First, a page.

You can drift onto the attractive wreckage of this iron steamer, which sank in the Sound of Mull in 1889, at any state of the tide. That’s what JOHN LIDDIARD does. Illustration by MAX ELLIS
AT 500 TONS GROSS, THE THESIS WAS QUITE a small ship, but it is a very pretty wreck and well worth diving. Situated across the current to the west of Rubha an Ridre, the Thesis is quite popular as a second dive on the way back to Oban, after having dived another wreck further up the Sound of Mull on slack water.
Slack water would at first seem essential to dive the Thesis, but local skippers have developed a practice of dropping divers in upcurrent of the wreck so that they can drift onto it at any state of the tide.
Assuming an ebb tide, the current will be flowing down the Sound of Mull towards Oban. Bearing in mind the strength of the current and that some divers can take a while to get to the bottom, the drop-off point could easily be 100m upcurrent to the north-west of the wreck.
As you will want to stop at the wreck, don’t take a surface marker buoy with you for this drift, but carry a delayed SMB you can use to ascend when you leave the wreck, or in case you miss it. Occasionally swim cross-current to stay on the 24m contour.
The first sign of the Thesis will be an anchor lying in the sand (1), quickly followed by the hull of the wreck just back from the bow (2). So long as you are on the 24m contour the wreck is hard to miss, because the visibility is usually excellent and the Thesis rises 4m above the seabed.
With the current flowing round the bow, there are often large shoals of pollack hanging just above the wreck there. Many of the hull-plates have fallen clear of the wreck, leaving a latticework of girders covered with white and yellow dead men’s fingers.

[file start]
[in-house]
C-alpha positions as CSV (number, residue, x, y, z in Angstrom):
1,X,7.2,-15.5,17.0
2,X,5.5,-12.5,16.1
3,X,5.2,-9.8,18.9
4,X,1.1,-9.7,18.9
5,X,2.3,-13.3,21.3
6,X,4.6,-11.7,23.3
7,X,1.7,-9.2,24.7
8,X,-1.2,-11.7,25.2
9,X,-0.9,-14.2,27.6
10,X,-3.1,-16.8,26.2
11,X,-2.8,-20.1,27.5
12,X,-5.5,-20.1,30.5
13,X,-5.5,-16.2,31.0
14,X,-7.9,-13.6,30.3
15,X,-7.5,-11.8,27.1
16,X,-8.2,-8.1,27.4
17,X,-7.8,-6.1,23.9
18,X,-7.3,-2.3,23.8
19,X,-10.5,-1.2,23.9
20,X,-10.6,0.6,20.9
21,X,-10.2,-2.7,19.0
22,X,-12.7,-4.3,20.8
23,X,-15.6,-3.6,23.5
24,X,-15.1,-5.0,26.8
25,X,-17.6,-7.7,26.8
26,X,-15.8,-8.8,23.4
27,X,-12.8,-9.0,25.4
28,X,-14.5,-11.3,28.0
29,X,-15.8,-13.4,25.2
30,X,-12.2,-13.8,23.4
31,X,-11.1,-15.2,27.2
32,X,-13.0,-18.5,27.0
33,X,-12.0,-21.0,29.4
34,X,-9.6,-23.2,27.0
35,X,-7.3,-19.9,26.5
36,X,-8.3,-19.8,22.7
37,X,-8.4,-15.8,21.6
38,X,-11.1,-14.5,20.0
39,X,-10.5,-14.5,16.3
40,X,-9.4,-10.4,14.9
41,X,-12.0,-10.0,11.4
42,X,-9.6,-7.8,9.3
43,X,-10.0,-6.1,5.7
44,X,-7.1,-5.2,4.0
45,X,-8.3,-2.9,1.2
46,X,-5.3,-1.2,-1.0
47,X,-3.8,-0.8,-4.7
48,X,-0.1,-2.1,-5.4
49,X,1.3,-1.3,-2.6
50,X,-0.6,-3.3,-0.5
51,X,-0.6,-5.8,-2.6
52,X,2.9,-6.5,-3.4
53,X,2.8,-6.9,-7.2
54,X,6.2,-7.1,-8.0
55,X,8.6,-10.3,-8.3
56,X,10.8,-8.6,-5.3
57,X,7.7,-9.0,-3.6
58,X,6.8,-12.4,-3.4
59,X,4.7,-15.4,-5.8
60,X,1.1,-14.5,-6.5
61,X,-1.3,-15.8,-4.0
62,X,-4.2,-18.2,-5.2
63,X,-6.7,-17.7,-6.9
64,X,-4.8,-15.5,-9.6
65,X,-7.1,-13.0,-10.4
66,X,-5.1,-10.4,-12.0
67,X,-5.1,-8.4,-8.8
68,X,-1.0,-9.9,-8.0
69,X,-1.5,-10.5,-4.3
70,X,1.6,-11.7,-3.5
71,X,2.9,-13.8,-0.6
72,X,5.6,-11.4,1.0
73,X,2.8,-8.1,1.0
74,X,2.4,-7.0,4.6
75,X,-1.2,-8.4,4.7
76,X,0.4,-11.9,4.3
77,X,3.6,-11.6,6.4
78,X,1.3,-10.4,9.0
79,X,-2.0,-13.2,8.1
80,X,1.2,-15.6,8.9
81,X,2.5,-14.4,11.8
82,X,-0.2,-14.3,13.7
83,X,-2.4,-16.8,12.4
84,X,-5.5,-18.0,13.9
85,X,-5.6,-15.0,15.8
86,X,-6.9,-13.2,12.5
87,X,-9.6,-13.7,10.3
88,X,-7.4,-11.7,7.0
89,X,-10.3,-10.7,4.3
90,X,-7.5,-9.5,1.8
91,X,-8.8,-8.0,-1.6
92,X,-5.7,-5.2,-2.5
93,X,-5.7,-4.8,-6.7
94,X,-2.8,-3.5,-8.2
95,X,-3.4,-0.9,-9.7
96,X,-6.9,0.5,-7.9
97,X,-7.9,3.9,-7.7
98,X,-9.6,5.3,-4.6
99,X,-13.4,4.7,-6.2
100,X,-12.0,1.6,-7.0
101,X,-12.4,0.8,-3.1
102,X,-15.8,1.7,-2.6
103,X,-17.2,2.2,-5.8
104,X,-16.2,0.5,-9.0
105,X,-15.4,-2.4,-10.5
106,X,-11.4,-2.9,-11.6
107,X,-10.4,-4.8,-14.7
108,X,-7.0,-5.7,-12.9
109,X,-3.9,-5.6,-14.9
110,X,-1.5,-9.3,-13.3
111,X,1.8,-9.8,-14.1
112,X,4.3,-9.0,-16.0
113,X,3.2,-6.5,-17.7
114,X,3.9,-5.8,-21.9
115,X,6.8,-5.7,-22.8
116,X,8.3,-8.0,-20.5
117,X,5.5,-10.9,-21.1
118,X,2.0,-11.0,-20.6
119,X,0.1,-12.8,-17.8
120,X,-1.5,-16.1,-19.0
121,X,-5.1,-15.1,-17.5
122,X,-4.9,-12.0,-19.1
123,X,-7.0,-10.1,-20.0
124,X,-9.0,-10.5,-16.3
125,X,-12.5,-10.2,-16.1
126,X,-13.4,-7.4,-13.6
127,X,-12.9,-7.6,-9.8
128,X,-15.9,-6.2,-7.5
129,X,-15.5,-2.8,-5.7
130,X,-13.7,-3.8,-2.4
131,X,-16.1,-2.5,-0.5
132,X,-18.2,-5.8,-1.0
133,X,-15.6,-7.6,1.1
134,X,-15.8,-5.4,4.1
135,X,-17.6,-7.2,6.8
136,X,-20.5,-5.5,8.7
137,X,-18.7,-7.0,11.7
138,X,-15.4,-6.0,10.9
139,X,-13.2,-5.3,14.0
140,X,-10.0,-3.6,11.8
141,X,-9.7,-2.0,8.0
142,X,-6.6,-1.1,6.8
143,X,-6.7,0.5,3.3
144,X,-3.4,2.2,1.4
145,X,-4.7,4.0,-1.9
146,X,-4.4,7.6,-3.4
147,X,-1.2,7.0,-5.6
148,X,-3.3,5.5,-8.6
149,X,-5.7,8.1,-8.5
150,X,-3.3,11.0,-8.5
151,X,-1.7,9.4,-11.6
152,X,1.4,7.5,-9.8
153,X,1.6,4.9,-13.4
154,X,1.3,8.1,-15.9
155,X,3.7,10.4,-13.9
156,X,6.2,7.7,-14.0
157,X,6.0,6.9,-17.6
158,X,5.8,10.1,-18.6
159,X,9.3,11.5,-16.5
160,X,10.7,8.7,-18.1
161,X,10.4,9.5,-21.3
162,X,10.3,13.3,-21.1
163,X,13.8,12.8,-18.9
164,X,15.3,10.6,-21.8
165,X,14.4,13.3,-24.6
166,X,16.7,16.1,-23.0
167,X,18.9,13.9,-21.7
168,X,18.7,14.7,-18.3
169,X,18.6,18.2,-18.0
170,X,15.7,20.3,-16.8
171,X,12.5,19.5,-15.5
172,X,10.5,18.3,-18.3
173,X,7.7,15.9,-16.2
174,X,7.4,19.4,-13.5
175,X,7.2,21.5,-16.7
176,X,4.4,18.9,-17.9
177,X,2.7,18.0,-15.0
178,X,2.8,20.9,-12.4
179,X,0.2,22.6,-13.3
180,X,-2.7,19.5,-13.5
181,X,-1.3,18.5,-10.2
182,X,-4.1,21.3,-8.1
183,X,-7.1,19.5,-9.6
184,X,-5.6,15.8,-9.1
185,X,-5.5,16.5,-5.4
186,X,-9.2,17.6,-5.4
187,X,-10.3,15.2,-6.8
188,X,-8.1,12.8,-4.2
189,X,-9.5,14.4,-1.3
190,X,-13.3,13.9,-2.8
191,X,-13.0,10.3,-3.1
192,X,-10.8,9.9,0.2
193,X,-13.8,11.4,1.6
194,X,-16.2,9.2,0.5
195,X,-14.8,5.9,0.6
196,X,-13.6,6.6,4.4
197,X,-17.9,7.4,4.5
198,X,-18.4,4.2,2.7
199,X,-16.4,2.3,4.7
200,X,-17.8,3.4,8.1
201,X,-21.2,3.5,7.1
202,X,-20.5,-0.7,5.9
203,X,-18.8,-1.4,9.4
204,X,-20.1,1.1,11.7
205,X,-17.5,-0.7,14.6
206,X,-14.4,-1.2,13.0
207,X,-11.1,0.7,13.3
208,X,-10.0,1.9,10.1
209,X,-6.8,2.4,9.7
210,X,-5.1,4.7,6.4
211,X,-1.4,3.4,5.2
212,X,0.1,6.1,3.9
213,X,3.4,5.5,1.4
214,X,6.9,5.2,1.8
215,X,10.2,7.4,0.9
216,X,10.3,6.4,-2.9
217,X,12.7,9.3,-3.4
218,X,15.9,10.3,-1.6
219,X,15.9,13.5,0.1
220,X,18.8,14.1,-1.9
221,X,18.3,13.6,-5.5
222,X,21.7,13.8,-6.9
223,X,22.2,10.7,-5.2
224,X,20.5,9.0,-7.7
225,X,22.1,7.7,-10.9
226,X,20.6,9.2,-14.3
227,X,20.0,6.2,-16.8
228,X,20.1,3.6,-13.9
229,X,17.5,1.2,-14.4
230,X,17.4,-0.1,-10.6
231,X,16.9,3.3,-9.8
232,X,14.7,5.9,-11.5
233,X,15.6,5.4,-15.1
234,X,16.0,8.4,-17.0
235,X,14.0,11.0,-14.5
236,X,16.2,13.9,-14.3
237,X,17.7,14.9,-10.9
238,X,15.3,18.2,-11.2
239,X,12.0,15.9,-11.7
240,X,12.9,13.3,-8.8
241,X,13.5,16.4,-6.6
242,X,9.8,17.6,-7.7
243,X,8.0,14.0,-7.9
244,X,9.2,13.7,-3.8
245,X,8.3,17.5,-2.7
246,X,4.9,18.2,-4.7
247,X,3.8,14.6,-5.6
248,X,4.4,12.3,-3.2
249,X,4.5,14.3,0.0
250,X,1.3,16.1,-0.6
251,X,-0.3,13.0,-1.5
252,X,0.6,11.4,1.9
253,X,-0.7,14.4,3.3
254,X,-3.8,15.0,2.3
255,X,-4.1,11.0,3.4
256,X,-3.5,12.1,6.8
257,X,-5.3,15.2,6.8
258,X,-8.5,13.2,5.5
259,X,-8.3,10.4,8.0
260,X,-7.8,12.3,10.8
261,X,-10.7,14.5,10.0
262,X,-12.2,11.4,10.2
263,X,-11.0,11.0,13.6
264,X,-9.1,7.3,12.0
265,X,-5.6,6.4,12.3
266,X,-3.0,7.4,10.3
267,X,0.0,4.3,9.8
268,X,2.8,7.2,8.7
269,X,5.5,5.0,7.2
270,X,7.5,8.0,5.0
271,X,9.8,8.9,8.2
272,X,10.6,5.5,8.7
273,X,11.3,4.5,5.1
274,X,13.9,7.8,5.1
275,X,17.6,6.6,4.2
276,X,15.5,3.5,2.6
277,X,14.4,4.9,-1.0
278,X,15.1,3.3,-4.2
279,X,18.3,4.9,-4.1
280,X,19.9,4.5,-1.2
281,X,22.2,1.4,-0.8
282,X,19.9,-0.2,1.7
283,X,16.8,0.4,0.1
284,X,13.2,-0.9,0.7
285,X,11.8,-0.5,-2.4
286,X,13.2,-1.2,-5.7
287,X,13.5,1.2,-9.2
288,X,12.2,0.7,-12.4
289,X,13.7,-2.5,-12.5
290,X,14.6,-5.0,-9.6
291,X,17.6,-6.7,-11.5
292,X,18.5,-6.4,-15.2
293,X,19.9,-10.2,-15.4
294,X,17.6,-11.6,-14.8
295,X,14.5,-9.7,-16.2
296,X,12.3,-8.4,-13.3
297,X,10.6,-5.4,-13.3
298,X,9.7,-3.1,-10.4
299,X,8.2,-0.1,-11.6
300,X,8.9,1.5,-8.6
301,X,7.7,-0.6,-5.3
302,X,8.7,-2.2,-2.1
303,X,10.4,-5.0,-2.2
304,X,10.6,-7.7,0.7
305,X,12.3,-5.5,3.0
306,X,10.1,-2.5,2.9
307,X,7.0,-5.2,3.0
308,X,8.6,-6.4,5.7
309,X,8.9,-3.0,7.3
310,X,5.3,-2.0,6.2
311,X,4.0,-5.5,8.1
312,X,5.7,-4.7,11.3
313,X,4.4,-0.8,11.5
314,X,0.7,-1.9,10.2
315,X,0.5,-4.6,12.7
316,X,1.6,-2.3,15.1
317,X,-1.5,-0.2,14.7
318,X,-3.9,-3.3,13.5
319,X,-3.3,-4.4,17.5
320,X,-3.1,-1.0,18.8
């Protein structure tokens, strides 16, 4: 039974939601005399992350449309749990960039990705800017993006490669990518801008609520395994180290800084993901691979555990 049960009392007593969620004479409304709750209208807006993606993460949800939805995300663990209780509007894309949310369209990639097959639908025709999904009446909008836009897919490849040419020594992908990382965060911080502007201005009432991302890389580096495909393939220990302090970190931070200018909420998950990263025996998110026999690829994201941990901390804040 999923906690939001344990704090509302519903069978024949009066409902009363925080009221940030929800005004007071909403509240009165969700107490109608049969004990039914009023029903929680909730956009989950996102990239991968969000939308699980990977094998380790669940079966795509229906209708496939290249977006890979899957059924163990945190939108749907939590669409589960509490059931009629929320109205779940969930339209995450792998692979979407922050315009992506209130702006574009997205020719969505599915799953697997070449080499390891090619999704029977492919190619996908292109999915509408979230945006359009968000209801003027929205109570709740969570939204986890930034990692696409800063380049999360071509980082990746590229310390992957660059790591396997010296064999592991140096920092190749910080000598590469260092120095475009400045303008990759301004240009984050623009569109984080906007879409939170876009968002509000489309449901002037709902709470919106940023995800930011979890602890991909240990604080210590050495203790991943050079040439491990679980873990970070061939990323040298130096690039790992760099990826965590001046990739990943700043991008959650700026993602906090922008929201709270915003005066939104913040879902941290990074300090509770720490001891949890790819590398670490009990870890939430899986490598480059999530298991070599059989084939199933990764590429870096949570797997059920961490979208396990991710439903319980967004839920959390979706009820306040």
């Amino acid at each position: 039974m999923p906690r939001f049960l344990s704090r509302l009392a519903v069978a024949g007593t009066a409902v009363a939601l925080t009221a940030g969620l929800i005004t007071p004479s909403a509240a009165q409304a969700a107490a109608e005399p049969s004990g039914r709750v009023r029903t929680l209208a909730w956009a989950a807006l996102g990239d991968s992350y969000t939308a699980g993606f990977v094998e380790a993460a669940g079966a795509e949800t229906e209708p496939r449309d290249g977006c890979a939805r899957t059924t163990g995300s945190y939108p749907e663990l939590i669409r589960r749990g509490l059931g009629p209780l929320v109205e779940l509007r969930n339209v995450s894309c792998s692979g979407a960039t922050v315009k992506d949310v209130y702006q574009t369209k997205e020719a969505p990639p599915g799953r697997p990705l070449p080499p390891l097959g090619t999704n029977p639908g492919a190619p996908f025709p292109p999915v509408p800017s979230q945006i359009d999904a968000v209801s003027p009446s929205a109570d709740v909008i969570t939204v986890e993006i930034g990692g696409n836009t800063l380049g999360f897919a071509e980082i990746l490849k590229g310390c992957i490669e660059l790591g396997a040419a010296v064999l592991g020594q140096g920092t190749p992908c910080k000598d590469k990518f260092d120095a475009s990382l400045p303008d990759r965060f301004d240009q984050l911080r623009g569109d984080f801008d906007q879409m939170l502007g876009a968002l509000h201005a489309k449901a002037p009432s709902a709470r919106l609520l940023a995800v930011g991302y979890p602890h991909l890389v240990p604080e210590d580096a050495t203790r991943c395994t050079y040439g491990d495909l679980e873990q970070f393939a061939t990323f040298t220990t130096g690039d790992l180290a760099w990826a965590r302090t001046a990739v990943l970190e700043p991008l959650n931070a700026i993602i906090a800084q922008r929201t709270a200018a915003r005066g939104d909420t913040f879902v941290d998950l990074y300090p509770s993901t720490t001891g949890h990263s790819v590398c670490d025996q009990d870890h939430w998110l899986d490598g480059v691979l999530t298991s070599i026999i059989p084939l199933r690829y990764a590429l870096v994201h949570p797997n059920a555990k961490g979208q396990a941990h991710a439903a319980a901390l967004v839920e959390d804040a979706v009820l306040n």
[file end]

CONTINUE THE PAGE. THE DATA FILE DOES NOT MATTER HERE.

Just below deck level, a couple of broken ribs leave a hole big enough to fit through into the bow section (3). Alternatively, going round the bow to the starboard side brings you to a much larger hole into the same part of the wreck. With hull-plates missing from either side, the current can really whistle through here.
Moving aft, a broken bulkhead provides access to the forward hold (4) with a small hatch open to the deck above. Current will still be flowing through the wreck, but here it is much easier to manage.
Further aft, the main cargo-hatch can provide an easy and safe exit to the deck (5), but I prefer to continue inside on the starboard side of the ship, where there is access alongside the boiler (6) to the engine-room. The wreck here is open above, with the remains of the engine (7) canted to port.
Back below decks, the route along the starboard side continues to the aft holds (8). The hull-plates aft of the boiler on the port side are still in place, but most of the plates on the starboard side are missing. Another broken bulkhead allows easy access between the holds without having to venture above deck.
Coming to the end of the holds (9), you have to pop out above deck and hang on in the current. At the stern, the remains of the steering mechanism are still in place, a cam-shaped pulley attached to the top of the rudder-post (10).
Dipping over the downcurrent starboard side and hitting the seabed at 33m, the propeller and rudder have both been removed (11). Presumably the rudder was cut clear to enable the propeller to be salvaged.
The return route to the bow can either be along the seabed on the sheltered side of the wreck, or along the deck in the current. With a wreck as small as the Thesis, and taking advantage of a dive-computer, there should be plenty of time to explore in more detail.
On the way back, keep an eye out for pairs of bollards between the aft holds (12) and a winch just behind the top of the engine (13). If you originally followed the inside of the wreck to the stern, now is your chance to view the upper parts of the engine, the top of the boiler and the remaining struts from the wheelhouse.
I doubt whether the wreck has been wire-swept. The wheelhouse was most likely wood and has rotted away in the 110 years since the Thesis went down.